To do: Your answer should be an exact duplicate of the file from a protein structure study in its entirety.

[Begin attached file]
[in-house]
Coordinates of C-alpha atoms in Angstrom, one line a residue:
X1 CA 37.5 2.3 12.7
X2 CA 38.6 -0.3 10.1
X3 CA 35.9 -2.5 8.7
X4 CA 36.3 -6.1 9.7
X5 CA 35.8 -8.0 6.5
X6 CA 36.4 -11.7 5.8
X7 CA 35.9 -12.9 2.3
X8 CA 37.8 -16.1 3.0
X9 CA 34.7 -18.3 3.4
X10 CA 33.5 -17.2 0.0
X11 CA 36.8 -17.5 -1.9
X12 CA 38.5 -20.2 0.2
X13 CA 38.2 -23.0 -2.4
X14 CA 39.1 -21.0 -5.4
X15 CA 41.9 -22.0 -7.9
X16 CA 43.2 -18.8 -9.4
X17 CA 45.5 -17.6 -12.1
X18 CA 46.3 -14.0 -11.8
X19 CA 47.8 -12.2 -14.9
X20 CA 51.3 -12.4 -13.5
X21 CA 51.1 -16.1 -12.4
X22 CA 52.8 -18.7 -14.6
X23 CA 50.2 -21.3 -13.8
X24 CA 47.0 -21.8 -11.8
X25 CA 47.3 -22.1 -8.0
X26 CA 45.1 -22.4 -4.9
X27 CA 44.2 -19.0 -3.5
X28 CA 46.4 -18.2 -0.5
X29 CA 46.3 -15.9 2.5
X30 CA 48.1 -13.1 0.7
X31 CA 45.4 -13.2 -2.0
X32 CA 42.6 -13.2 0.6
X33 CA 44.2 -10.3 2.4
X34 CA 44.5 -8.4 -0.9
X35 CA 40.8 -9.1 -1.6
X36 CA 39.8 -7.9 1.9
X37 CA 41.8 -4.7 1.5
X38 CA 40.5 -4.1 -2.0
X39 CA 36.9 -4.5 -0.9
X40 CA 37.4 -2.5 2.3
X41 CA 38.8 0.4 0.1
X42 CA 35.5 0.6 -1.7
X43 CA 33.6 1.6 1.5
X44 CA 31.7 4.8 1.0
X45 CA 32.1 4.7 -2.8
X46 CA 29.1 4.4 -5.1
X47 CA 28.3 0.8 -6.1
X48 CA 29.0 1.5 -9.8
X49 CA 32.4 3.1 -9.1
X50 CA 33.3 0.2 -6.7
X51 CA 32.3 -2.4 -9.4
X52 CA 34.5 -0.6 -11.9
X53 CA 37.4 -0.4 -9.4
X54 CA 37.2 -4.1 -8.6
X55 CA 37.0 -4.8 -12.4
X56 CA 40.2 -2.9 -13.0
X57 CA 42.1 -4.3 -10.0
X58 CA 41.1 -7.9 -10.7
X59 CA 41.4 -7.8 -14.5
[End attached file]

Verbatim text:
[in-house]
Coordinates of C-alpha atoms in Angstrom, one line a residue:
X1 CA 37.5 2.3 12.7
X2 CA 38.6 -0.3 10.1
X3 CA 35.9 -2.5 8.7
X4 CA 36.3 -6.1 9.7
X5 CA 35.8 -8.0 6.5
X6 CA 36.4 -11.7 5.8
X7 CA 35.9 -12.9 2.3
X8 CA 37.8 -16.1 3.0
X9 CA 34.7 -18.3 3.4
X10 CA 33.5 -17.2 0.0
X11 CA 36.8 -17.5 -1.9
X12 CA 38.5 -20.2 0.2
X13 CA 38.2 -23.0 -2.4
X14 CA 39.1 -21.0 -5.4
X15 CA 41.9 -22.0 -7.9
X16 CA 43.2 -18.8 -9.4
X17 CA 45.5 -17.6 -12.1
X18 CA 46.3 -14.0 -11.8
X19 CA 47.8 -12.2 -14.9
X20 CA 51.3 -12.4 -13.5
X21 CA 51.1 -16.1 -12.4
X22 CA 52.8 -18.7 -14.6
X23 CA 50.2 -21.3 -13.8
X24 CA 47.0 -21.8 -11.8
X25 CA 47.3 -22.1 -8.0
X26 CA 45.1 -22.4 -4.9
X27 CA 44.2 -19.0 -3.5
X28 CA 46.4 -18.2 -0.5
X29 CA 46.3 -15.9 2.5
X30 CA 48.1 -13.1 0.7
X31 CA 45.4 -13.2 -2.0
X32 CA 42.6 -13.2 0.6
X33 CA 44.2 -10.3 2.4
X34 CA 44.5 -8.4 -0.9
X35 CA 40.8 -9.1 -1.6
X36 CA 39.8 -7.9 1.9
X37 CA 41.8 -4.7 1.5
X38 CA 40.5 -4.1 -2.0
X39 CA 36.9 -4.5 -0.9
X40 CA 37.4 -2.5 2.3
X41 CA 38.8 0.4 0.1
X42 CA 35.5 0.6 -1.7
X43 CA 33.6 1.6 1.5
X44 CA 31.7 4.8 1.0
X45 CA 32.1 4.7 -2.8
X46 CA 29.1 4.4 -5.1
X47 CA 28.3 0.8 -6.1
X48 CA 29.0 1.5 -9.8
X49 CA 32.4 3.1 -9.1
X50 CA 33.3 0.2 -6.7
X51 CA 32.3 -2.4 -9.4
X52 CA 34.5 -0.6 -11.9
X53 CA 37.4 -0.4 -9.4
X54 CA 37.2 -4.1 -8.6
X55 CA 37.0 -4.8 -12.4
X56 CA 40.2 -2.9 -13.0
X57 CA 42.1 -4.3 -10.0
X58 CA 41.1 -7.9 -10.7
X59 CA 41.4 -7.8 -14.5